Thus we turn to the third explanation, that the Daimonji Okuribi festival was in fact started by the townspeople of Kyoto. Even here an Imperial Prince, Konoe, makes his appearance as calligrapher of the character Dai. Japan is a hierarchical society where apparently everything has to be linked to someone of importance in order to be important enough to consider. But we do not need princes or priests to understand Daimonji. This third explanation is the right one: Daimonji and the other bonfires on Kyoto's hills originated among commoners, among ordinary townfolk. A supporting fact is, that there is no official account of its origin, despite that the court chronicled all other seasonal activities.

Of course, the Gozan Okuribi is part of the Bon festivities which cover a week in mid-August and which were first recorded for the 16th century. This is the time the souls of the ancestors are welcomed back to the earth, to be regaled with food and incense. In the end, they are sent off again with small bonfires in the streets and by hanging out countless lanterns. So O-bon has always been a Festival of Light, of Ten-thousand Lamps (Manto-e). The step to lighting large bonfires on the hills, where all could see them, instead of small ones in the city itself, seems a natural one - it was also made possible by the rise of neighborhood associations who would built those fires together. This blowing up of the Festival of Light may also have been motivated by fear of angry spirits due to the many wars in the Muromachi period, such as the devastating Onin War in the late 15th. c.

Daimonjiyama, Kyoto
[The fires are built on these stones]

The first mention of Daimonji comes from a diary dating from 1603. In the mid of the 17th c., when Japan was at peace and tourism became a popular pastime, the large bonfires on the hills of Kyoto became famous - but by then the origin had already been forgotten. This is also the period the theory about Ashikaga Yoshimasa first appeared.

Another mystery is the character Dai, "large." Why this character? Is it a human with outstretched hands? Or the halo of the Buddha Amida? The answer can be found in Rokuharamitsuji, a beautiful old temple in central Kyoto, where during O-bon many small lights in the Dai-shape are lighted. According to this temple, the Dai represents the four elements Earth, Fire, Water and Wind, plus a fifth one, Air, and so stands for all of Nature, for respect for the ancestors and fear for of the natural forces around us.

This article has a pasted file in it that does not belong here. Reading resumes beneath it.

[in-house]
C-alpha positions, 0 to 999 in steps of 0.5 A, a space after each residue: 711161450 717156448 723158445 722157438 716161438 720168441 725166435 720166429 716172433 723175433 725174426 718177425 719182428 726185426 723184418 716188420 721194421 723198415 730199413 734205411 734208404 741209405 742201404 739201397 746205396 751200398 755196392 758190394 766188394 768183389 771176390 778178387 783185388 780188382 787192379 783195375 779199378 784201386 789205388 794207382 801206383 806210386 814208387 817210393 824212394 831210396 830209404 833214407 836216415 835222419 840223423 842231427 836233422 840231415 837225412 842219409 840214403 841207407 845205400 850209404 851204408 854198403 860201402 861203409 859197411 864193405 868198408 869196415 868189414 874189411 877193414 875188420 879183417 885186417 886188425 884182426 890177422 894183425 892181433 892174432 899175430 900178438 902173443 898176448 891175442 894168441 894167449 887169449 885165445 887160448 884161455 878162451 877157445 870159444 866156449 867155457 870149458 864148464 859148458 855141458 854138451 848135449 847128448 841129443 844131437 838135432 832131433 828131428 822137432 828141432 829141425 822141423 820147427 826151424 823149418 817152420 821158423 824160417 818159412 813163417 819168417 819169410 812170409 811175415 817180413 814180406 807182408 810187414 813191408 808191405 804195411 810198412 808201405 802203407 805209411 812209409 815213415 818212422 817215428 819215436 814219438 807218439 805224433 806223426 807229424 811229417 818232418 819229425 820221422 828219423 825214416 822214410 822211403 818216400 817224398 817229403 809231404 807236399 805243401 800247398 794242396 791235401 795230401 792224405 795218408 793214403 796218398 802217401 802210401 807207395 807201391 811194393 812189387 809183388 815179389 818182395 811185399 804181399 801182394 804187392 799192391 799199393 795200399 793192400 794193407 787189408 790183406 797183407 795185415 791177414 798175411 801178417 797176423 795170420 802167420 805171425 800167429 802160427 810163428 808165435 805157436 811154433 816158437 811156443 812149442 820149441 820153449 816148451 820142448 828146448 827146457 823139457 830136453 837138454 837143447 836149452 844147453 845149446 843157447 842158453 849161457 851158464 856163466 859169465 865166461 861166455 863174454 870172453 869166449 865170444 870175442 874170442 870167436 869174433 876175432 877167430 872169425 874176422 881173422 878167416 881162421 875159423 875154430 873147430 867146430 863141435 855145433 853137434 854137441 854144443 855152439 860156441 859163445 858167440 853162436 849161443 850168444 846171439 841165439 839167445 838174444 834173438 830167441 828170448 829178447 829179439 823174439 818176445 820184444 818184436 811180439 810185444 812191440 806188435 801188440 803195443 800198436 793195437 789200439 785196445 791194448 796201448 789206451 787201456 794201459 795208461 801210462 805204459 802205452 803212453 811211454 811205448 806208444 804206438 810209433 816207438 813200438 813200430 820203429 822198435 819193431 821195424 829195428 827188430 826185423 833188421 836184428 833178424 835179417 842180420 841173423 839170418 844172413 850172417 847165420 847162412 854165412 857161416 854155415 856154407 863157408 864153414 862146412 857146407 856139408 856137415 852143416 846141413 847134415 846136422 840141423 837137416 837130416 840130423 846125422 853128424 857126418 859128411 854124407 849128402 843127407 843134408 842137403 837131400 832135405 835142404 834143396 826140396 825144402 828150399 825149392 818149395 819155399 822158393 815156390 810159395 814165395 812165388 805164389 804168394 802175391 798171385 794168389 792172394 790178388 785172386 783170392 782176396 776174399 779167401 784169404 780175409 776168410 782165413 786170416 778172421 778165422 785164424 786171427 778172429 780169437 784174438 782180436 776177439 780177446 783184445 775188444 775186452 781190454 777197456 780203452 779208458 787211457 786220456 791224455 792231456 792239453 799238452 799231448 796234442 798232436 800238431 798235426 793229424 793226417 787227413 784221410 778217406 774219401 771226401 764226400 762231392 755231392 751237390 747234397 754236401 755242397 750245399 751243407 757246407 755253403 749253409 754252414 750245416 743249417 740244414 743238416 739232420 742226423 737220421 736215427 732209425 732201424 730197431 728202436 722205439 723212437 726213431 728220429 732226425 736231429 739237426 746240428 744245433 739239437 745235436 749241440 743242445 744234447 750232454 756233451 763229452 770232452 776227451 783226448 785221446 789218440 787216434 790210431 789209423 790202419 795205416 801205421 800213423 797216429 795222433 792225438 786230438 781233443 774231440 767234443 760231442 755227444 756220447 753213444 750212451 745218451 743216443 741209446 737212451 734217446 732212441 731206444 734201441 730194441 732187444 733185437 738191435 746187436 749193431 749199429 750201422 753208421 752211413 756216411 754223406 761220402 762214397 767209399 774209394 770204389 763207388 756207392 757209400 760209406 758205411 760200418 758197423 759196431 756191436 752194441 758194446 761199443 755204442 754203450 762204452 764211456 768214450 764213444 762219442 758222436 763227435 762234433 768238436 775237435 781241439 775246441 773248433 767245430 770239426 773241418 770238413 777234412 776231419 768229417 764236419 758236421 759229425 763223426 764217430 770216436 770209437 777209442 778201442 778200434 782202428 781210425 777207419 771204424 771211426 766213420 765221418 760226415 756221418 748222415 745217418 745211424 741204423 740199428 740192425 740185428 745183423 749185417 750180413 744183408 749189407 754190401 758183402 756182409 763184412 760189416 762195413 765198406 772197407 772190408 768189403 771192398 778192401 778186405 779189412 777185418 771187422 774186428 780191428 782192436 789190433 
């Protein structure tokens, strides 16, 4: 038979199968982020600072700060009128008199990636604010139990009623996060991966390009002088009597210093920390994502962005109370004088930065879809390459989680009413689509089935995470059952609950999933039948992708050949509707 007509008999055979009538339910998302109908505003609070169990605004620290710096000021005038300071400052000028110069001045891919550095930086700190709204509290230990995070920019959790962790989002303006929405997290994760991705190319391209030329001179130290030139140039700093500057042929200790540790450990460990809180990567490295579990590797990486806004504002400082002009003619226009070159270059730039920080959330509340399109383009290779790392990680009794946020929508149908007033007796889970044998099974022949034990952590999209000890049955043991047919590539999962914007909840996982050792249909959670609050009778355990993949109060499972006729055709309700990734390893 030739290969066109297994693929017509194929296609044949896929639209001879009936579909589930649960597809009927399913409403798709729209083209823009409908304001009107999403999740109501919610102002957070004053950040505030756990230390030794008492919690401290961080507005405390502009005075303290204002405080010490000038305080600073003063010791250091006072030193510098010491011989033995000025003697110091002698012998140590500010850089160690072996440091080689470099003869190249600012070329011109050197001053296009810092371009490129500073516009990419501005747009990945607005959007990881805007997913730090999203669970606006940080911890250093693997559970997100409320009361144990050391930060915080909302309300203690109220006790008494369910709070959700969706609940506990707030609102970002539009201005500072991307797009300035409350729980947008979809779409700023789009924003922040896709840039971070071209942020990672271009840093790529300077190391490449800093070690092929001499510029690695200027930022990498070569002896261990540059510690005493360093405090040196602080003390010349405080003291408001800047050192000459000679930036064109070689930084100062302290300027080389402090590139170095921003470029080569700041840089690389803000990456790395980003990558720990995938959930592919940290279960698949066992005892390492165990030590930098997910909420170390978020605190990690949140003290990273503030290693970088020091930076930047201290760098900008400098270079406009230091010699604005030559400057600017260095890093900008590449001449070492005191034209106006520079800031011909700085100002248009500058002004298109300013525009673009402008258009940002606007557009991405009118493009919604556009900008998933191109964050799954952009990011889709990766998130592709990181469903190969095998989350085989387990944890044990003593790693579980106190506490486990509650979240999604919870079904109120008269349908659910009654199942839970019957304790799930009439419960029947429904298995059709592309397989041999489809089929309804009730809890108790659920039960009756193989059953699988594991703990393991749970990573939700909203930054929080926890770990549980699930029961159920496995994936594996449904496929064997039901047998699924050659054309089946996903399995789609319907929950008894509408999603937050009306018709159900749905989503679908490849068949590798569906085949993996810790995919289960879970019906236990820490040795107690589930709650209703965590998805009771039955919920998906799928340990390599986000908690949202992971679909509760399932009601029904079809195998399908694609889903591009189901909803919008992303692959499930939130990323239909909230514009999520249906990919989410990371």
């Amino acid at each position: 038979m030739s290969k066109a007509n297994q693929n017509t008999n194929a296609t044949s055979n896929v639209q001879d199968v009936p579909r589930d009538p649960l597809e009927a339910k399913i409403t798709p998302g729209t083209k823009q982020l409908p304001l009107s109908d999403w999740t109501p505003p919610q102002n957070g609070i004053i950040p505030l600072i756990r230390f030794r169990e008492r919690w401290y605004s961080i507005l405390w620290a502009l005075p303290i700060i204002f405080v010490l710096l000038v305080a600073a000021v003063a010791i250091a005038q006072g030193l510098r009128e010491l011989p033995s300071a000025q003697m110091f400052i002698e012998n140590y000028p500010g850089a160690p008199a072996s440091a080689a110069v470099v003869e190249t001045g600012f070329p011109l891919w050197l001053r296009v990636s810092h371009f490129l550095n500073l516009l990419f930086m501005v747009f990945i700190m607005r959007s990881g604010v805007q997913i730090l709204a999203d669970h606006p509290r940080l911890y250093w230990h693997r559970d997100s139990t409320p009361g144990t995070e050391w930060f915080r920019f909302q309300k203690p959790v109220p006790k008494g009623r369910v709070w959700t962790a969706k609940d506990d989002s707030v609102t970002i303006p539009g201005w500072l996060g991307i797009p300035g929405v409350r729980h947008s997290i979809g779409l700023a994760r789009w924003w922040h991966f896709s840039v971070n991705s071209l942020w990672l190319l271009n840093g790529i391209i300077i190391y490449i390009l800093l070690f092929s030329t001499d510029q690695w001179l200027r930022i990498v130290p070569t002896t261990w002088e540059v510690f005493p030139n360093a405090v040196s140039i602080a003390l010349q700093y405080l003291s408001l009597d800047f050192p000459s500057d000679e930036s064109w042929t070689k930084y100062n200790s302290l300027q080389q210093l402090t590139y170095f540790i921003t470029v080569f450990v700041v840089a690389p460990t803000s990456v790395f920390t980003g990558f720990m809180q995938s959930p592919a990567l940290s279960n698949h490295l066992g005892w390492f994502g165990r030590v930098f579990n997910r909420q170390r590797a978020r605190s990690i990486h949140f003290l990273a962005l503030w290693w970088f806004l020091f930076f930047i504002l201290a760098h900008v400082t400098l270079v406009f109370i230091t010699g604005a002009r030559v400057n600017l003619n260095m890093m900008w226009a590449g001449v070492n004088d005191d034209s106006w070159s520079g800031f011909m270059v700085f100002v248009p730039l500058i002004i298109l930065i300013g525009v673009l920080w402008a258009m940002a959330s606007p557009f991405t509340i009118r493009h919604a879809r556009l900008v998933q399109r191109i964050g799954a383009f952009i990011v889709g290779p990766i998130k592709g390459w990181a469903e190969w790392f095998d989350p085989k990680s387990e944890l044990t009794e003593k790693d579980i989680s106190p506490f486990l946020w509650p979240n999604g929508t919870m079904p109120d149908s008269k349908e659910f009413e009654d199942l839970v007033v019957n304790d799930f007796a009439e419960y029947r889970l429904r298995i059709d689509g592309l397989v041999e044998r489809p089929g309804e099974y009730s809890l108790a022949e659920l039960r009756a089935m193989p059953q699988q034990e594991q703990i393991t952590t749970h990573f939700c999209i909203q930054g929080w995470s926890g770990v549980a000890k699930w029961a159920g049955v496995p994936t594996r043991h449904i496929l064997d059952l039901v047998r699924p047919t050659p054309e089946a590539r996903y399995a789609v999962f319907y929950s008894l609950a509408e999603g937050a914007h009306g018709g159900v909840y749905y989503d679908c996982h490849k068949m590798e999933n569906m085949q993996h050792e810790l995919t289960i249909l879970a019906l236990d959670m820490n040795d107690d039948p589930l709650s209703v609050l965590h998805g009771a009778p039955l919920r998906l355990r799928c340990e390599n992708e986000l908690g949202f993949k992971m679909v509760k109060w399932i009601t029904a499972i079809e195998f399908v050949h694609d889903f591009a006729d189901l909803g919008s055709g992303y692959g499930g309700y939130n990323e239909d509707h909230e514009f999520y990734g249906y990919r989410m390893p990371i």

The character Dai that has been encrusted on the hill face is huge. The horizontal stroke measures 80 meters across, the longer vertical stroke is a full 160 meters. This is the first fire to be lit during the festival, exactly at 20:00. In the past the fires would be built in pits, now the wood is carefully piled up on stone foundations. It takes 600 piles of firewood, 100 piles of pine tree leaves and 100 piles of straw to light Daimonji. Mixed in are gomagi, pieces of wood on which people write a wish - you can buy a gomagi in the morning and afternoon of the festival in front of Jodoji Temple, next to Ginkakuji.

Daimonjiyama, Kyoto
[View of Kyoto against the setting sun]

Daimonji has found its way into the hearts of the people of Kyoto, as is shown by several beliefs that have come up concerning it. For one thing, you should try to catch the reflection of the bonfire in your sake cup and then make a wish - that wish will certainly come true. Another belief is that the remnants of the fires, small pieces of charred wood, become powerful amulets. Many people therefore climb up Daimonji to find them on the day after the festival.

Dusk is falling, I have to hurry to get down the mountain... I start walking after one last look at the city, peaceful in the rays of the setting sun...
Mt Daimonji can be freely climbed, except on the day of the festival. The path starts at the back of Ginkakuji. In front of Ginkakuji, facing the hill, turn left; take the first right; and the first right again; you are now at the back of Ginkakuji. Where the valley ends, a path to the right leads up the mountain. The steps can be quite steep; the last section is a stone staircase. Wear good shoes and don't go when the path is too wet and slippery.

Best places for viewing the Daimonji bonfire are from the northern part of Kyoto, for example along the Shimogamo River, near the Shimogamo Shrine, etc.

The other bonfires are: the charachter Myo on Mt Mantoro and the character Ho on Mt Daikokuten - together these form the words "Wonderful Law," pointing to the Buddhism of the Nichiren sect; a ship sailing with souls towards the Pure Land of the Buddha on Mt Funayama; a smaller character for Dai on Mt Okita; and the shape of a torii-gate on Mt Mandara, symbolizing the Atago Shrine in northwest Kyoto.

August 6, 2014

Kyoto Imperial Palace (Gosho)